It has been a dizzying past month for the world thanks to the rapid spread of the coronavirus. Many businesses have had to slow or halt operations as governments impose stay-at-home sanctions to keep people safe. For many of us, this rapid change in how we go about our daily lives has been confusing, to say the least. We want to take time to make sure everyone is armed with the knowledge they need to stay safe.
What Exactly is the Coronavirus/COVID-19?
According to the World Health Organization (WHO), “the coronavirus disease (COVID-19) is an infectious disease caused by a newly discovered coronavirus.” You may be hearing coronavirus and COVID-19 used interchangeably. Let’s clear up any confusion. COVID-19 is the illness caused by a new strain of coronavirus. Coronavirus refers to a group of similar viruses that, in humans, cause respiratory illness. Mild versions of coronavirus include some strains of the common cold, whereas more serious versions include MERS, SARS and COVID-19.
As scientists have been studying this novel coronavirus for a few months now, we can see that most individuals infected will experience mild to moderate respiratory symptoms and will likely recover without needing medical treatment. However, certain populations of people are more at risk, including:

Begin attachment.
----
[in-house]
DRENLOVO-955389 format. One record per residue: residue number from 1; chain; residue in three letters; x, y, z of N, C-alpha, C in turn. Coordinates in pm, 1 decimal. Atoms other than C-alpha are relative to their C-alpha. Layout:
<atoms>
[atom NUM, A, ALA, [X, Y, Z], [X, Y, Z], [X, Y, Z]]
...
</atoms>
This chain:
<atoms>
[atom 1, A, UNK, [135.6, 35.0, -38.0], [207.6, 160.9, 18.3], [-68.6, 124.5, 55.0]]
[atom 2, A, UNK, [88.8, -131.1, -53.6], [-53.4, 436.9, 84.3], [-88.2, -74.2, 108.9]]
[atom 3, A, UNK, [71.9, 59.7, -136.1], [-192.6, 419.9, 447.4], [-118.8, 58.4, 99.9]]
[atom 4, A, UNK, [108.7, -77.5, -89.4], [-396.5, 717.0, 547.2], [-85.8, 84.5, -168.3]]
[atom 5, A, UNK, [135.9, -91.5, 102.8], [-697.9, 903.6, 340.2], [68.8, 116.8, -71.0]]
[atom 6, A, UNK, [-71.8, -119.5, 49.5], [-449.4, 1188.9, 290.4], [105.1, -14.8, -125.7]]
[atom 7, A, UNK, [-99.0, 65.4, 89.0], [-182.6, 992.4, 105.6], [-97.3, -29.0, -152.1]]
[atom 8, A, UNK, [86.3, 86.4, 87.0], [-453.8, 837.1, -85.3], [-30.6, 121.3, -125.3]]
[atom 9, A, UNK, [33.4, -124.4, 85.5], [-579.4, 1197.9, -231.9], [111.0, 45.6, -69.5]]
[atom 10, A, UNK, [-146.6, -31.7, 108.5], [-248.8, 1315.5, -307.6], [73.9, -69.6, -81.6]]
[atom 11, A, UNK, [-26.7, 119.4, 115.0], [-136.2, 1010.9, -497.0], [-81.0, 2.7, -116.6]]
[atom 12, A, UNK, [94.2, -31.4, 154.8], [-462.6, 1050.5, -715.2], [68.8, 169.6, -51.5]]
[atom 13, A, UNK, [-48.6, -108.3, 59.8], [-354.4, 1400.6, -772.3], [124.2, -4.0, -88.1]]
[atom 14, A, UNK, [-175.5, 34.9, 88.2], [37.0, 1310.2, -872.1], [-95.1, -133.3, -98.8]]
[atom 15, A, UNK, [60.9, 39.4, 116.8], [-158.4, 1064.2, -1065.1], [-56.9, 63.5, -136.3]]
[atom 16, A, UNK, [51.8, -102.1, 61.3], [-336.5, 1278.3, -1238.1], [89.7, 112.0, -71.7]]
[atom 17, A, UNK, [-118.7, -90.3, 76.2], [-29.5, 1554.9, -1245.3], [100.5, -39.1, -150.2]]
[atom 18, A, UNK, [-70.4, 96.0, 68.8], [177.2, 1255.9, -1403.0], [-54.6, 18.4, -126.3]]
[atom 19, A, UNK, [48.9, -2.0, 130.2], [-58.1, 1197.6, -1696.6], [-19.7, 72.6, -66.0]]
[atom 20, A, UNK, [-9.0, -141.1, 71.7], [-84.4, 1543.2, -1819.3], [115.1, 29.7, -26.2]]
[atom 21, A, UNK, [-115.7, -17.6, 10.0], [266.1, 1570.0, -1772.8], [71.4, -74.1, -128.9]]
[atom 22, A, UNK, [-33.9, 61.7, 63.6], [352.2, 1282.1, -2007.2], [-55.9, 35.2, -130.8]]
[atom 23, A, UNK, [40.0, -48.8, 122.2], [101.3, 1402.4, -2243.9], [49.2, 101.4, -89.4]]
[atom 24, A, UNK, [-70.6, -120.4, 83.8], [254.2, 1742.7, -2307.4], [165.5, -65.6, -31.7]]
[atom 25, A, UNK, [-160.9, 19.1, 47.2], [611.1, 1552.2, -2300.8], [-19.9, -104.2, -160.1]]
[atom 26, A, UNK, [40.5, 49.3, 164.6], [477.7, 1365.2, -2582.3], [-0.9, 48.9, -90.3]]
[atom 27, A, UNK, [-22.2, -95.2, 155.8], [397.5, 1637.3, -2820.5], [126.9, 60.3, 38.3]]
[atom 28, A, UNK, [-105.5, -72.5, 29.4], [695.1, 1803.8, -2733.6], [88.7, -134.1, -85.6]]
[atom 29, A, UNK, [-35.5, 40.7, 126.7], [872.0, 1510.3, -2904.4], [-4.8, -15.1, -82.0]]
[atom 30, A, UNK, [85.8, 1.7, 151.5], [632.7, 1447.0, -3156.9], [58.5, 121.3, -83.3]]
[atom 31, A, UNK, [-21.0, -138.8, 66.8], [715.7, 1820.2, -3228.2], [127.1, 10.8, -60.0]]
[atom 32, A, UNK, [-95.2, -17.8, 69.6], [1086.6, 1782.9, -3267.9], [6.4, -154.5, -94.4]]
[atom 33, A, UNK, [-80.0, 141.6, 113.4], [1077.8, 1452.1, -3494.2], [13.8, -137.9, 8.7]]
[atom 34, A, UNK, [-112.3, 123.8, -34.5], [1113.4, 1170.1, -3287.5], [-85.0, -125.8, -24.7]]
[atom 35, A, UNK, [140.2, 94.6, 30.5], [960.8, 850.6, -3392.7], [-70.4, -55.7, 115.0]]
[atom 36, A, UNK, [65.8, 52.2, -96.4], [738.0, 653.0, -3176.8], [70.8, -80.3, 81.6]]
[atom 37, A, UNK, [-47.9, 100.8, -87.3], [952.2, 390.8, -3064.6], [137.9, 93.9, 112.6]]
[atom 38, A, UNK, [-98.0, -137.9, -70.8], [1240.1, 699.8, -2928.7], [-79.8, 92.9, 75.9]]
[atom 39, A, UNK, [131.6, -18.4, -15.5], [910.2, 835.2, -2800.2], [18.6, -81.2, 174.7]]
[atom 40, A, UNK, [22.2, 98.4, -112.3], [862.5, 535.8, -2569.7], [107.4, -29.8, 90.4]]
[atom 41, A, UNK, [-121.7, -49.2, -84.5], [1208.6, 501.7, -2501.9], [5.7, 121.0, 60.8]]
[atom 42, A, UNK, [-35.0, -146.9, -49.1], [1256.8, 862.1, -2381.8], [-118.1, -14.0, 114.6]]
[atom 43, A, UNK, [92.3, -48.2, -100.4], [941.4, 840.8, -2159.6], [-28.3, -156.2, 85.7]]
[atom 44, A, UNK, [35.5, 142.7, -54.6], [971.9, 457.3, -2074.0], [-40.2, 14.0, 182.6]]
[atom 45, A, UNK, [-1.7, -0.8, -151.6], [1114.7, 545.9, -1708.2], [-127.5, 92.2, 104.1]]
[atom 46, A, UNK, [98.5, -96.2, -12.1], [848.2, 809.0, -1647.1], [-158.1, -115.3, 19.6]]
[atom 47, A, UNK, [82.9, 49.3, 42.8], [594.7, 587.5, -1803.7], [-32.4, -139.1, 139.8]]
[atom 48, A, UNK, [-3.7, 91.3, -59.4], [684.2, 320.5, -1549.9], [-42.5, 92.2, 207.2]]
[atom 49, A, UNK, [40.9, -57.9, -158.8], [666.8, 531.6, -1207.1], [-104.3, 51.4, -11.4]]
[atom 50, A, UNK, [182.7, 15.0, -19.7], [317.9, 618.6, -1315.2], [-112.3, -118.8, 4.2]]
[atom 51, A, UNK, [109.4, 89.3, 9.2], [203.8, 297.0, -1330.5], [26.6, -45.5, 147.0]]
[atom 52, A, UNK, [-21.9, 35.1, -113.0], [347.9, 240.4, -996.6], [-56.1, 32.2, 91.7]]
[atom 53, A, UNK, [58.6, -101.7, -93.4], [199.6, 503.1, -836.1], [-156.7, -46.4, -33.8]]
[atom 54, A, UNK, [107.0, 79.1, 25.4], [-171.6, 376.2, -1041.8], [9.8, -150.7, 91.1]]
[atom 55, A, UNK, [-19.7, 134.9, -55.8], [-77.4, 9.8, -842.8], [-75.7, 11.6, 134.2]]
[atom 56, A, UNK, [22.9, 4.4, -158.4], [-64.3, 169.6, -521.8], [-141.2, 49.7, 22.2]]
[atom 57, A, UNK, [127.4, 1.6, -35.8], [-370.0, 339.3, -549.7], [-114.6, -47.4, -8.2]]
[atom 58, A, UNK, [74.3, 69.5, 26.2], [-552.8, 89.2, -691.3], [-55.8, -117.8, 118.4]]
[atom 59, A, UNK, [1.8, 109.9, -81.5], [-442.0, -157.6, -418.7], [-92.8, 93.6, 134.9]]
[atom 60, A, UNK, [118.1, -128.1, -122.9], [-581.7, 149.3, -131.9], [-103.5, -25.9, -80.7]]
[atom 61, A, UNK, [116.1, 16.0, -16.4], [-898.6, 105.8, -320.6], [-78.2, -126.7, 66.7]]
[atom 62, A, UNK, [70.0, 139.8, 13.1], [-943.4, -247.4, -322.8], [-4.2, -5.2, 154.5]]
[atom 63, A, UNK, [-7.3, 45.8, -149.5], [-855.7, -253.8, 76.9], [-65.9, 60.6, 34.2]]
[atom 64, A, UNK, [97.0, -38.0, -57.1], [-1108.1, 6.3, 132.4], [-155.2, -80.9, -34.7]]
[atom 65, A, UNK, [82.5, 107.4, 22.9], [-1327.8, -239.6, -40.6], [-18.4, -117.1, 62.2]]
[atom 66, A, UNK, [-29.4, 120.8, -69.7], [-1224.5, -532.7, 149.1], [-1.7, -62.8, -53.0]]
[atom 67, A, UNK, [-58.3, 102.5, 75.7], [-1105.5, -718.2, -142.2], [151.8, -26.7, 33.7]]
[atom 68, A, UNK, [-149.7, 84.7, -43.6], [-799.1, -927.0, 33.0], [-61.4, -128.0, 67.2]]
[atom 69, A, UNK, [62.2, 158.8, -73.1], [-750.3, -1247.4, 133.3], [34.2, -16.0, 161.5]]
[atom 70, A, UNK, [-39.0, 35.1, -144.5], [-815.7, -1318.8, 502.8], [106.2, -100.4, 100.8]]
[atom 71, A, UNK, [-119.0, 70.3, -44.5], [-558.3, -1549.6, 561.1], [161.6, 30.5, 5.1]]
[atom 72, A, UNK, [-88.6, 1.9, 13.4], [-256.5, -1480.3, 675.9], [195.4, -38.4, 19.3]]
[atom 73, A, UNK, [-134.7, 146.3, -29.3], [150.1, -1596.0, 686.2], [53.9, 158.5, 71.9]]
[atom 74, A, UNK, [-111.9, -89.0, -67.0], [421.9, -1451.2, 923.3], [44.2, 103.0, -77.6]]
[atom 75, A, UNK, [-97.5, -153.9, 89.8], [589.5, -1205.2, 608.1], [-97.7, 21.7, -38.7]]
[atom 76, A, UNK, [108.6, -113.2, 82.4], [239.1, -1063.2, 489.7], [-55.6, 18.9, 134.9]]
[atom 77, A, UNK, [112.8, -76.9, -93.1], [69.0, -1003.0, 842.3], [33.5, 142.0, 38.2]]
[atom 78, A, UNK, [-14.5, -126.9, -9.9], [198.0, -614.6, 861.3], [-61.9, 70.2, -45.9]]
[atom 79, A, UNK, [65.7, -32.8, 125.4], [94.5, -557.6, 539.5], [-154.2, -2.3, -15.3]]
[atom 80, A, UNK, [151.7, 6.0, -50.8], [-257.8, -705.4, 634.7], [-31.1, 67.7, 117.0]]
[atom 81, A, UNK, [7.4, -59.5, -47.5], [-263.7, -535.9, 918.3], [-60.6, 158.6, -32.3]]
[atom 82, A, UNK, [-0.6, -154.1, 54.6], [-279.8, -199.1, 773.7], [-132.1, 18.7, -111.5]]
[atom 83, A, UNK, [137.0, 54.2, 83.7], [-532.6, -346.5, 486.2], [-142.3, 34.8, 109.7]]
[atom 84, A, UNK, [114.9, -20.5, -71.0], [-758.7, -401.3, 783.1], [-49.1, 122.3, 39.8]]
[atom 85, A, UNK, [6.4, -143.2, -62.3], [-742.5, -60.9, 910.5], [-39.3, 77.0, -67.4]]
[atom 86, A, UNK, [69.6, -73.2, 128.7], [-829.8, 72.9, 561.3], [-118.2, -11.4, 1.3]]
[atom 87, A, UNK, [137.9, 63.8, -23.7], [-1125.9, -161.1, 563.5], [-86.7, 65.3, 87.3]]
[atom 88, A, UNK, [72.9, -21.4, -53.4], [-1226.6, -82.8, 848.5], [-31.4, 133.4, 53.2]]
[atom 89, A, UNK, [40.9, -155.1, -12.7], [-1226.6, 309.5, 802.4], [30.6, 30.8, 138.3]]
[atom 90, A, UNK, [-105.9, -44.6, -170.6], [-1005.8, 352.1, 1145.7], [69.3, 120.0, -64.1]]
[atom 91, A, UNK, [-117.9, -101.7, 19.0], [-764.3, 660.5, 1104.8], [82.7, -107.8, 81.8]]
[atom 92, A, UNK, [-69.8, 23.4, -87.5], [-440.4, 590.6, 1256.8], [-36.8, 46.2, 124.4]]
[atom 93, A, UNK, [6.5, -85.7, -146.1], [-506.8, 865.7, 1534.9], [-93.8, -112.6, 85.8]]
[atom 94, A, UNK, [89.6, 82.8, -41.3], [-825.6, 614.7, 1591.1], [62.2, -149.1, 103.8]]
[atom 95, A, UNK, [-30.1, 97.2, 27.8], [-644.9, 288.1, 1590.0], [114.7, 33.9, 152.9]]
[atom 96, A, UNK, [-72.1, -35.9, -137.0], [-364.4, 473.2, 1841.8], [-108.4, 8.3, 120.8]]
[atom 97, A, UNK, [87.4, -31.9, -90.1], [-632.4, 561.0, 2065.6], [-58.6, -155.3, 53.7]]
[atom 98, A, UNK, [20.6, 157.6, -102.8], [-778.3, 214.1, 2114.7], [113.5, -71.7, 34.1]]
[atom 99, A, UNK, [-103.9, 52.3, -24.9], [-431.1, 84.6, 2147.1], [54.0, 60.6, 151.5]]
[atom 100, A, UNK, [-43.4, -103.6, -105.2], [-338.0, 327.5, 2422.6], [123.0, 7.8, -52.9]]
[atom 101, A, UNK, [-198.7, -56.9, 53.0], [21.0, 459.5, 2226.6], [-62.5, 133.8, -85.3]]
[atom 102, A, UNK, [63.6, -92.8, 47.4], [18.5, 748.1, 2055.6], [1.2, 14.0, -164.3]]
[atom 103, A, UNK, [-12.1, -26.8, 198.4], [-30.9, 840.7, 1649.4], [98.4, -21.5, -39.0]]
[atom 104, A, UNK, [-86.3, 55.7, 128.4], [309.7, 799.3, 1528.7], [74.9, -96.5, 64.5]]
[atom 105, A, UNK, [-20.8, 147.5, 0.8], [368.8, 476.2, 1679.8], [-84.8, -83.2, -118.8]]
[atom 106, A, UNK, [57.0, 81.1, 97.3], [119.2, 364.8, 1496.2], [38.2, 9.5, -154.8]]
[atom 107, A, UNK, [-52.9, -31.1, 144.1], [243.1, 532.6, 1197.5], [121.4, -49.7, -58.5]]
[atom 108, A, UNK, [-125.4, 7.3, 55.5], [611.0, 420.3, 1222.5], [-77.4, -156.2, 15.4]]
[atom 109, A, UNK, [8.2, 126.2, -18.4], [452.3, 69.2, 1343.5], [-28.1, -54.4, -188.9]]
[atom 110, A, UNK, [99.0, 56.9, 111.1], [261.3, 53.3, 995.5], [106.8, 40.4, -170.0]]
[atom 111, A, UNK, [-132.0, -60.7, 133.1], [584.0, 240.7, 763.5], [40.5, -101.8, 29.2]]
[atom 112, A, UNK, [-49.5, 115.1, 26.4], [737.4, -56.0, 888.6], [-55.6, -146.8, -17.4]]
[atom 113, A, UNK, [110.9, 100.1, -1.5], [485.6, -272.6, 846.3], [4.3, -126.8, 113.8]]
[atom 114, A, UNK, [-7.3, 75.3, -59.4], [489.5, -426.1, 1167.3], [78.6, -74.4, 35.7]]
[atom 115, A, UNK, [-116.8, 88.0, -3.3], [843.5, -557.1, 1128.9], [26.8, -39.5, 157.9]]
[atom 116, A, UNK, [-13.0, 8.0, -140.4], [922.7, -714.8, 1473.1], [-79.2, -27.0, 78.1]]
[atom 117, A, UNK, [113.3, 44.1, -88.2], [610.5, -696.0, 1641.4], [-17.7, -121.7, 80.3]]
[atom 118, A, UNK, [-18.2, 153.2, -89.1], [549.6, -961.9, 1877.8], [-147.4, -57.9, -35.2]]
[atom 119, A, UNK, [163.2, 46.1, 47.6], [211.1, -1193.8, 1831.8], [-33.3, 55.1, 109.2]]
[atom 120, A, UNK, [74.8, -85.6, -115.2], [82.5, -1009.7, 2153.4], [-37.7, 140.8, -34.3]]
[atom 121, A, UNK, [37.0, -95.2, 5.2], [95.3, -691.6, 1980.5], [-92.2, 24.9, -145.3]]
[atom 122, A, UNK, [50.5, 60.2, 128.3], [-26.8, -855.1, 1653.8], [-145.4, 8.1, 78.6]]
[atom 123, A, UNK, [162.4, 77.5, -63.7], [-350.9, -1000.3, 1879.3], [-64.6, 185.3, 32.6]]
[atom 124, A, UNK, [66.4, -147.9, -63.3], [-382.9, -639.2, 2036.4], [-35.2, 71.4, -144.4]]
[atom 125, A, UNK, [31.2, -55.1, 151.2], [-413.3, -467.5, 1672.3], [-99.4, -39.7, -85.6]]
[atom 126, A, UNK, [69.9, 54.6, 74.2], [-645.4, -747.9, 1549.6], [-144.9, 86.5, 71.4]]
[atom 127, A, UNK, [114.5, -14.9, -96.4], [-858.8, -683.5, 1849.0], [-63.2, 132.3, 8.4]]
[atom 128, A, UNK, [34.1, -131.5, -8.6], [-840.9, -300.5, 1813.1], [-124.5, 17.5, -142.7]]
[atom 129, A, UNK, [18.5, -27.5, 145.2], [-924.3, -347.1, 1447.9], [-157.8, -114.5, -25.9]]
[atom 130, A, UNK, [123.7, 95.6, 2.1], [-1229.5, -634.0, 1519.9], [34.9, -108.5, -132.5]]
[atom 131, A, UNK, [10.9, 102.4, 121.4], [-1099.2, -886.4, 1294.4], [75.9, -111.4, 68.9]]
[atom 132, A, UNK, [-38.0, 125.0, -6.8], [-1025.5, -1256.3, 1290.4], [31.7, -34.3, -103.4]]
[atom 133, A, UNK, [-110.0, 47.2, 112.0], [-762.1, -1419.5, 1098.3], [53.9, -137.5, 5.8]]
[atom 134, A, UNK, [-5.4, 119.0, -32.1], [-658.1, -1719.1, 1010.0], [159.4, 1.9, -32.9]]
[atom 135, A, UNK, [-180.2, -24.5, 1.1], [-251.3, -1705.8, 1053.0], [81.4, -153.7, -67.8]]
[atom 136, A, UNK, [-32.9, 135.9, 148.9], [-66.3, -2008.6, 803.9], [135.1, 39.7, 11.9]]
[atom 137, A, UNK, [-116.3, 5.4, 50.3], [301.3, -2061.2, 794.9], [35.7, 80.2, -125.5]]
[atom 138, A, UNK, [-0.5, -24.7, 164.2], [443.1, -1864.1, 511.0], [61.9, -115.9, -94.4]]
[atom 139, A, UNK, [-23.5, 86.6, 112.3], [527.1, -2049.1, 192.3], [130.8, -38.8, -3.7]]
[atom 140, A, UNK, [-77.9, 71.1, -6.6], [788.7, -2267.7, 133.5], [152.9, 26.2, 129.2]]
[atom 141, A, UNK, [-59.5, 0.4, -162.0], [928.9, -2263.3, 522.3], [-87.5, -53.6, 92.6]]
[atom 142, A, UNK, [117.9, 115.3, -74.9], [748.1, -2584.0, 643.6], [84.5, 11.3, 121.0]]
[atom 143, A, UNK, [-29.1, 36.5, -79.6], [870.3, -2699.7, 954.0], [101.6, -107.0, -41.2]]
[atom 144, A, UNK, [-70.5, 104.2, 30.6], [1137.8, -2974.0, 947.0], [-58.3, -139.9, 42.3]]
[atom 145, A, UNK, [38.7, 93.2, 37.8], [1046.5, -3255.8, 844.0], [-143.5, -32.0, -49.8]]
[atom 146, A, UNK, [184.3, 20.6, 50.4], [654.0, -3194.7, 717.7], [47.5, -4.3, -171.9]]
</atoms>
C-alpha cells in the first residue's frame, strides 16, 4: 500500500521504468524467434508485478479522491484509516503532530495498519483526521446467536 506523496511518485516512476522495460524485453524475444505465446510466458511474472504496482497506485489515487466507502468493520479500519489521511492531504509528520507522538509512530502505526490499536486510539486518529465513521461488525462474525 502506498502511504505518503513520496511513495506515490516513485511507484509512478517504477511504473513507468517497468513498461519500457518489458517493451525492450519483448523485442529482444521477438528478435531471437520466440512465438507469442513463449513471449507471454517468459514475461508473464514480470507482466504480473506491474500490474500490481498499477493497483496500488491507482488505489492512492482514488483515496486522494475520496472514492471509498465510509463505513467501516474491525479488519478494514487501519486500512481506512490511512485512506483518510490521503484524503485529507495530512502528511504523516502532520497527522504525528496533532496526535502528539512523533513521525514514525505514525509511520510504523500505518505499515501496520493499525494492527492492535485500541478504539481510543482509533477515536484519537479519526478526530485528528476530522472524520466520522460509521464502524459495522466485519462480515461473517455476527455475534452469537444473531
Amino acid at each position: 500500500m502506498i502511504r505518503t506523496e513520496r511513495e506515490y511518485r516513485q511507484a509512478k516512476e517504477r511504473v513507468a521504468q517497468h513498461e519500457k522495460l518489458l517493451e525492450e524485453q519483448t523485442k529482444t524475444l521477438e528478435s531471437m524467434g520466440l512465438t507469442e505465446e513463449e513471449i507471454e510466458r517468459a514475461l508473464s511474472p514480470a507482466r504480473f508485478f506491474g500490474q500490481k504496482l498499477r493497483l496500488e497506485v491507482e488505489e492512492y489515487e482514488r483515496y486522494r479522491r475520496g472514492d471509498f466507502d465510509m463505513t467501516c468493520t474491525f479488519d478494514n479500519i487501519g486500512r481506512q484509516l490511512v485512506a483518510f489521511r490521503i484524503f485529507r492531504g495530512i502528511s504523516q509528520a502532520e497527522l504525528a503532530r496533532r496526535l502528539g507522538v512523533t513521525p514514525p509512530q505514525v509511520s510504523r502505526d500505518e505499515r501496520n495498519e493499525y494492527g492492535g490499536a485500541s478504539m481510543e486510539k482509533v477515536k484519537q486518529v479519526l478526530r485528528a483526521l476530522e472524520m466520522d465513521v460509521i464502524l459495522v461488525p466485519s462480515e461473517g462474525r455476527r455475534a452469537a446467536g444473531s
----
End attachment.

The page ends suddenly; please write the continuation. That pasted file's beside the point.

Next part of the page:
- The elderly
- Those with cardiovascular problems
- Those with diabetes
- Individuals with chronic respiratory disease
- Individuals with cancer
- Immunocompromised individuals
- Those with kidney or liver disease
- Individuals who live in nursing homes/assisted living communities
How Does Coronavirus Spread?
This coronavirus primarily spreads through droplets of moisture containing saliva or nasal discharge. Droplets are released when an infected person coughs or sneezes. When another individual encounters these virus-carrying droplets of moisture in the air, they can inhale the droplets into their lungs and become infected. The droplets can also land in an individual’s mouth or nose, which will allow the virus to spread into the respiratory tract.
As scientists have discovered, it is possible to be infected with COVID-19 but be asymptomatic, meaning that one can be carrying and spreading the virus without showing any symptoms. A recent research letter set to be published by the CDC found that over 10 percent of people infected with COVID-19 contracted the virus from someone who either had not started showing symptoms yet or who was completely asymptomatic. Knowing this, it’s crucial that all individuals acknowledge that they may be a carrier of the virus and take the necessary steps to avoid spreading it.
How to Avoid Infection